Aria Bendix is a frequent contributor to The Atlantic, and a former editorial fellow at CityLab. Her work has appeared on Bustle and The Harvard Crimson.
Trader Joe’s and Whole Foods may be contributing to rising home values.
With hundreds of locations nationwide, gourmet grocery chains like Trader Joe’s and Whole Foods are a staple of wealthy communities. But these chains have begun to pop up in many underserved neighborhoods as well. While the takeover of specialty grocers has not always been well-received, there’s reason to believe these high-end chains may actually increase the desirability of an area.
According to a new study from the real-estate site Zillow, homes tend to appreciate in value when there is a local Trader Joe’s or Whole Foods nearby. This finding comes from a wide-ranging examination of city-level data on nearly 3 million homes (single-family, condos, and co-ops spanning more than 80 locations nationwide) within a mile of a Trader Joe’s or Whole Foods. From 1997 to 2014, the value of these homes exceeded that of the median home in the U.S., according to Zillow’s calculations. And by the end of 2014, these homes were worth more than double the year’s median home value.
The idea that high-end grocery stores increase housing prices isn’t new. Back in 2007, the consulting firm Johnson Economics (formerly Johnson Reid) used hedonic modeling to estimate how urban amenities influence residential home values. Their study found that the presence of a specialty grocer nearby actually increased these values by around 17.5 percent. Although the data tended to vary widely between neighborhoods, the overall effect was more pronounced than that of book shops, fitness centers, bike stores, or even spas. In addition, after speaking to numerous developers across the Pacific Northwest, the study concluded that Trader Joe’s and Whole Foods were among the most mentioned and marketable tenants.
Even prior to the 2007 study, the “Whole Foods effect” was noticeable among urban neighborhoods like East Liberty in Pittsburgh; Jamaica Plains in Boston, Midtown Detroit, uptown New Orleans, and Logan Circle and 14th Street in Washington, D.C. Although a 2005 study of these D.C. locations detected “a whole confluence of factors” that spurred the area’s gentrification, it ultimately argued that redevelopment “was accelerated by the addition of a Whole Foods store.” In an interview on Public Radio Exchange, a D.C. Whole Foods representative implied the same; while gentrification “was well on its way by the time we showed up,” he said, “I guess we sort of helped the process along.”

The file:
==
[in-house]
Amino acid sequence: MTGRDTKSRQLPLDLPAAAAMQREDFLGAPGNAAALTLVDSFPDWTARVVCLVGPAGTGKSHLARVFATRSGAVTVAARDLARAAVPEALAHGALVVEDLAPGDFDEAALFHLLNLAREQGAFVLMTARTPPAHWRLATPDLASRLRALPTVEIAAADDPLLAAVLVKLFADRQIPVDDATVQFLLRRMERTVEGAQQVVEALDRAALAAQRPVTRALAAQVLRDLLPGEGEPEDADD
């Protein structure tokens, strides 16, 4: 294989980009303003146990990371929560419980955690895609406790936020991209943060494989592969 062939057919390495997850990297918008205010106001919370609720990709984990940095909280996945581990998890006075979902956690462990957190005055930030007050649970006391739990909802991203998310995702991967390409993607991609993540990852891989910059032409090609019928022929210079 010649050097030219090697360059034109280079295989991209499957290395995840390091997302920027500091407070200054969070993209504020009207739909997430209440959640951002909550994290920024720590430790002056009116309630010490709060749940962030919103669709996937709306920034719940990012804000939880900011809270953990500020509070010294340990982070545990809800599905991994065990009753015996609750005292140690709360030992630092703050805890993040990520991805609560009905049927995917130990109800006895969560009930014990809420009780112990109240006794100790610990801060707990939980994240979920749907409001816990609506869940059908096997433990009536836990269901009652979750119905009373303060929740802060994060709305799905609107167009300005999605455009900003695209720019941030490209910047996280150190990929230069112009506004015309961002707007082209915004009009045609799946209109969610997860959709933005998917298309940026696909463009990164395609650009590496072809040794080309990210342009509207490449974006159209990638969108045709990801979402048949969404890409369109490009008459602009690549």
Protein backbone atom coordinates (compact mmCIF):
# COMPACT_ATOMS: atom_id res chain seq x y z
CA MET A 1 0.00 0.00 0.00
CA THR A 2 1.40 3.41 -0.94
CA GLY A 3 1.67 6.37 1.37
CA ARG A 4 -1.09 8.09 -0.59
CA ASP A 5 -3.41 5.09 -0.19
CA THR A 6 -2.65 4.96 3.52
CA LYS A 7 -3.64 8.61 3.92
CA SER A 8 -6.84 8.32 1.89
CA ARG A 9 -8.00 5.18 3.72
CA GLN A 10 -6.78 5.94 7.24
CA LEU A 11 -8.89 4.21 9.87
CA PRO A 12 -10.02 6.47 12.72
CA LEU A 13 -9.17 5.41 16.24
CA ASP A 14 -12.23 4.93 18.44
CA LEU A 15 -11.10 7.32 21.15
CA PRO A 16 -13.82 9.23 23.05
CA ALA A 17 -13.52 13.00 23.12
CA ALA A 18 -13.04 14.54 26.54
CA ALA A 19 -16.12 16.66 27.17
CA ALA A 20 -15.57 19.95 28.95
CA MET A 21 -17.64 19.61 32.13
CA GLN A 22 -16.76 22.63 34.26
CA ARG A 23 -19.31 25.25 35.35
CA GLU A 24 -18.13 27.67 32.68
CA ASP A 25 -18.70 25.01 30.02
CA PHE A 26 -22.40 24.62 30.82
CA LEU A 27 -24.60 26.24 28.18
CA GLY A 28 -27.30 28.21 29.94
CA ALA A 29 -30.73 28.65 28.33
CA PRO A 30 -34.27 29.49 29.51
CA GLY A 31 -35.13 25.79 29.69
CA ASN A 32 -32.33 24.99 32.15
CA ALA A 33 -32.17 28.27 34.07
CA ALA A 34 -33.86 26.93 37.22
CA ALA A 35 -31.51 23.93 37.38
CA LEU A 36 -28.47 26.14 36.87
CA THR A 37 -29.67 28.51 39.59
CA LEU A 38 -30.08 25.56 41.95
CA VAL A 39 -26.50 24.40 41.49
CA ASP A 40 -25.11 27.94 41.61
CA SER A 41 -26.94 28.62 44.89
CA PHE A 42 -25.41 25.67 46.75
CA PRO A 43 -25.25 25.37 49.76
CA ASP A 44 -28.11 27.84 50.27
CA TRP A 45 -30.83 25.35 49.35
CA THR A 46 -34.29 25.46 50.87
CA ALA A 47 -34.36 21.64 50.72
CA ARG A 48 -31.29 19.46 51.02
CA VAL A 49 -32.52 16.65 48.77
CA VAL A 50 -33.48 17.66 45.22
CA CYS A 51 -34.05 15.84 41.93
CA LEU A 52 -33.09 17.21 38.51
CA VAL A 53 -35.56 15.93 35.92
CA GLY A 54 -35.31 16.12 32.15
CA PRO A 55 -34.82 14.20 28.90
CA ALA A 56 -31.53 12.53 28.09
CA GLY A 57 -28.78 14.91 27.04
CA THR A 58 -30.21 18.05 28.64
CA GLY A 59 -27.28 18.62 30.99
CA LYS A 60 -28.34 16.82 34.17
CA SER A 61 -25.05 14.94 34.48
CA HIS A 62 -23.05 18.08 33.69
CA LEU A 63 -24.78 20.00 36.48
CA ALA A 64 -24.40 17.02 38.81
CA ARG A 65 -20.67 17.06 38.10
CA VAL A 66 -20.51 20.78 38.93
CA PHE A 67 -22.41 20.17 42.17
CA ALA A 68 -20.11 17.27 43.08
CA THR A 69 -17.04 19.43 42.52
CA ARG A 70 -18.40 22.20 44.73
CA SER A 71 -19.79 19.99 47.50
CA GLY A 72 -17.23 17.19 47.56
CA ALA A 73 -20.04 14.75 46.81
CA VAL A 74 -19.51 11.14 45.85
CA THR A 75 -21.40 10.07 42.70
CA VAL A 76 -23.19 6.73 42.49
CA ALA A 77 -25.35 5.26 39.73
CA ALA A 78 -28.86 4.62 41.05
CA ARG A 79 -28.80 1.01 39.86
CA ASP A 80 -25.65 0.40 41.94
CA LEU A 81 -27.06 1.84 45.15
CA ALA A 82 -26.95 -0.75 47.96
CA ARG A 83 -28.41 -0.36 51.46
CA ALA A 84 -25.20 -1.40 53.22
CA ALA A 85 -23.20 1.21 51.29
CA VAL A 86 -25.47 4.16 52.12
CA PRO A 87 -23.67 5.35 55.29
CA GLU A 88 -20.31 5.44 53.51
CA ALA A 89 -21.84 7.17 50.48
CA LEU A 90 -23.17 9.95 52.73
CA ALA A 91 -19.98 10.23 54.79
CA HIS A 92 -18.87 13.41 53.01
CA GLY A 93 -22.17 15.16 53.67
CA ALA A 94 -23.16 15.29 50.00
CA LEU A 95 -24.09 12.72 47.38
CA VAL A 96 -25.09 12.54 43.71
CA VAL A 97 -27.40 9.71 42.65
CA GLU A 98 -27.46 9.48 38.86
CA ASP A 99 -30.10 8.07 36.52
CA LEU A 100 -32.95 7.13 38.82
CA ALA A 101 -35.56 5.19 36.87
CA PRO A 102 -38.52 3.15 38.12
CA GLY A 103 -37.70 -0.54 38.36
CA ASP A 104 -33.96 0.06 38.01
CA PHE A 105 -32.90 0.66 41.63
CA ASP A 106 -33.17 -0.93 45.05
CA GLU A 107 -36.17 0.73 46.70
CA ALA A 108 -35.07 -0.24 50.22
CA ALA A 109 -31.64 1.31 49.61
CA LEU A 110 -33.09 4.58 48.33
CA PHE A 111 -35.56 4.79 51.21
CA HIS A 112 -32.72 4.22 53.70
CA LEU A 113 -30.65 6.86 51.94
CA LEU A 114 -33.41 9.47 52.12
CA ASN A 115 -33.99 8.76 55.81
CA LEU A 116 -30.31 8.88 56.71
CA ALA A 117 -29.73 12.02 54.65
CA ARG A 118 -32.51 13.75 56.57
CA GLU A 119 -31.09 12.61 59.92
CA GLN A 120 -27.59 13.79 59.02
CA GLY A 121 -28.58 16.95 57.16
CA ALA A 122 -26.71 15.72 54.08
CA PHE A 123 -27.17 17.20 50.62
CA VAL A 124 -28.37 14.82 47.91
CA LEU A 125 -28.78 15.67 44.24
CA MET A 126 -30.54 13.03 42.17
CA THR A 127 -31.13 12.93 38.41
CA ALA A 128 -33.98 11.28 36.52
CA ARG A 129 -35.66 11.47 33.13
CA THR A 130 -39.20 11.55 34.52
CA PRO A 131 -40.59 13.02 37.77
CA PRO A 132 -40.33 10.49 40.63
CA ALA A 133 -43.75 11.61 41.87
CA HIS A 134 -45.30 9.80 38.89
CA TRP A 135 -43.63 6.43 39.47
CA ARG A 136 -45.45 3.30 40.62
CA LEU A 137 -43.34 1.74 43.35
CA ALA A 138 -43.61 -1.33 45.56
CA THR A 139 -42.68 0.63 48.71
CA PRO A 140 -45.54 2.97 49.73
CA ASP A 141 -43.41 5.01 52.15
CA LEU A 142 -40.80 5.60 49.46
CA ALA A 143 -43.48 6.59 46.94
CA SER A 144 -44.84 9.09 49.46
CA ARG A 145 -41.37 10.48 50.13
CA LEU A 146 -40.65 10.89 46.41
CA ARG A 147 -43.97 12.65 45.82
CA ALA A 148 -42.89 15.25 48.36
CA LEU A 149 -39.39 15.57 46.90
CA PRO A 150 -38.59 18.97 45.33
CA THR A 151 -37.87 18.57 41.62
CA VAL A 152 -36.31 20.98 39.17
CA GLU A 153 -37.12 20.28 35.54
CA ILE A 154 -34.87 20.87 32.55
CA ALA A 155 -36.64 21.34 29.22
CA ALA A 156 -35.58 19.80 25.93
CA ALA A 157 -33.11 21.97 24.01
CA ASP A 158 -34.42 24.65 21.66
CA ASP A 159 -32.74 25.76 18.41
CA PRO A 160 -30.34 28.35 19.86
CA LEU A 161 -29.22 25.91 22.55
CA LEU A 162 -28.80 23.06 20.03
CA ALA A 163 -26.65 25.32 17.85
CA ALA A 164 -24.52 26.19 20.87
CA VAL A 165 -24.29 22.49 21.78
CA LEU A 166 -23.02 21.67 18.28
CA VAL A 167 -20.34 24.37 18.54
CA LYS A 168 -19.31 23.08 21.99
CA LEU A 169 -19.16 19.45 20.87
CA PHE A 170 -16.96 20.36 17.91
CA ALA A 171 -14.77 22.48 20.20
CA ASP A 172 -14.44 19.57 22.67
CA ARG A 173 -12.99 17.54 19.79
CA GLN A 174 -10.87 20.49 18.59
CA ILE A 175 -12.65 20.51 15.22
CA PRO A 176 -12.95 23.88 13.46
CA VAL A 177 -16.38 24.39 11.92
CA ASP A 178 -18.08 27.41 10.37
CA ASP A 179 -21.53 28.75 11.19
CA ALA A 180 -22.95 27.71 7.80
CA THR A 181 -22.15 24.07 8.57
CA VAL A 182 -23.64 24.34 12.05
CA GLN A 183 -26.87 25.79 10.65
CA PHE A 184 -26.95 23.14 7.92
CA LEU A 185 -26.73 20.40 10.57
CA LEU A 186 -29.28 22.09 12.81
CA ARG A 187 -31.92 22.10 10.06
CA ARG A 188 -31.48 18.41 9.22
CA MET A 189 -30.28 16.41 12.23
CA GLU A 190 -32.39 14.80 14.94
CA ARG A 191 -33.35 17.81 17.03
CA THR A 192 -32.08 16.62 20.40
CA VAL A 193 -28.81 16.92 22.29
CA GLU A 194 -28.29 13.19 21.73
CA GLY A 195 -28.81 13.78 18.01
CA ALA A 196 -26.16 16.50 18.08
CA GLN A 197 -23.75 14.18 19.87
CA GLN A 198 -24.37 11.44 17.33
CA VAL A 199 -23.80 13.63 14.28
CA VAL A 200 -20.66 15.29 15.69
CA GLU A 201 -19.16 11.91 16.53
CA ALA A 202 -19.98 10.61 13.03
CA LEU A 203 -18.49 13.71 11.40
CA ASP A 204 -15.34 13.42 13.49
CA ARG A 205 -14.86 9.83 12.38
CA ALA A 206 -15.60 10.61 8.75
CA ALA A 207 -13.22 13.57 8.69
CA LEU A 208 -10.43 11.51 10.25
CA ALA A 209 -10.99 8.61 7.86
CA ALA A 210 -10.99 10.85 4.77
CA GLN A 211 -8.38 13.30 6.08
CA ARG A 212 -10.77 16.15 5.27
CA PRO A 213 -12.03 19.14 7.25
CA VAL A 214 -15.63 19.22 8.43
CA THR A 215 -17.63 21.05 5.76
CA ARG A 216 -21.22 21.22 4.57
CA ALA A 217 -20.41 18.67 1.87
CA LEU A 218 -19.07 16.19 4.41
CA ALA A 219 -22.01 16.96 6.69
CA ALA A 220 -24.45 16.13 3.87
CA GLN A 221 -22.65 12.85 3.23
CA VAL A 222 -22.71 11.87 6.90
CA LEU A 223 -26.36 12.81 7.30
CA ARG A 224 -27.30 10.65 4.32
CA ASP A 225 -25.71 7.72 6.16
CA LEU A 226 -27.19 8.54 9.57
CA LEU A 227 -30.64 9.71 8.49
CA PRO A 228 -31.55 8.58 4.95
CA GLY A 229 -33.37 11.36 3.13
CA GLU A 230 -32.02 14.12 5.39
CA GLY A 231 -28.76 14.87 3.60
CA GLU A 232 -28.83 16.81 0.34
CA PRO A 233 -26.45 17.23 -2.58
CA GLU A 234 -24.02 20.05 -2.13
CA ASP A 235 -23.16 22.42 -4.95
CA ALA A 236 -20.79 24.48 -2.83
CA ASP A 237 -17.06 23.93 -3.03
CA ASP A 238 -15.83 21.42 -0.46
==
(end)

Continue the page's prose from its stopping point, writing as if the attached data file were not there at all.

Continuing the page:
These comments identify an important complication in the Zillow findings: it can be difficult to tell what comes first, the grocery store or the gentrification. Stores like Whole Foods are notorious for targeting pre-gentrifying or “up-and-coming” areas, where overhead costs are low and city governments are willing to offer generous subsidies to coax the chain to a neighborhood. According to the New School’s Rachel Meltzer, who is currently researching the effect of retail services on New York City housing prices, the promise of low rents, cheap labor, and minimal competition could be attractive to a company like Whole Foods.
But it’s no secret that Whole Food’s and Trader Joe’s are attractive to new residents as well. “The stores have become an amenity in their own right—a signal to the home-buying public that the neighborhood they're located in is desirable, perhaps up-and-coming, and definitely improving," Zillow’s chief economist Stan Humphries said in a press release. According to Humphries, "even if [Whole Foods and Trader Joe’s] open in neighborhoods where home prices have lagged those in the wider city, they start to outperform the city overall once the stores arrive."
This suggests that, even if gentrification were occurring before the arrival of a gourmet grocery store, these stores act as a catalyst for rising home values and neighborhood “upgrading.” According to the Zillow study, neighborhoods with an impending Trader Joe’s location nearby appreciated at the same rate as other homes in the city before the store’s opening. Two years after the Trader Joe’s opened, however, the median home values in the area appreciated by 10 percentage points more than the rest of the city.
Meltzer identifies the same effect in Gowanus, a Brooklyn neighborhood on the cusp of gentrification. The construction of a Whole Foods in 2013 “has certainly played a role in bringing other activity to the area that wouldn’t have come before,” she says. Still, she questions the idea that Whole Foods or Trader Joe’s could drive up housing prices on their own.
“My own research is showing that people will pay to be closer to a service like that,” Meltzer tells CityLab. “I don’t know if I believe that it would skyrocket prices in and of itself.”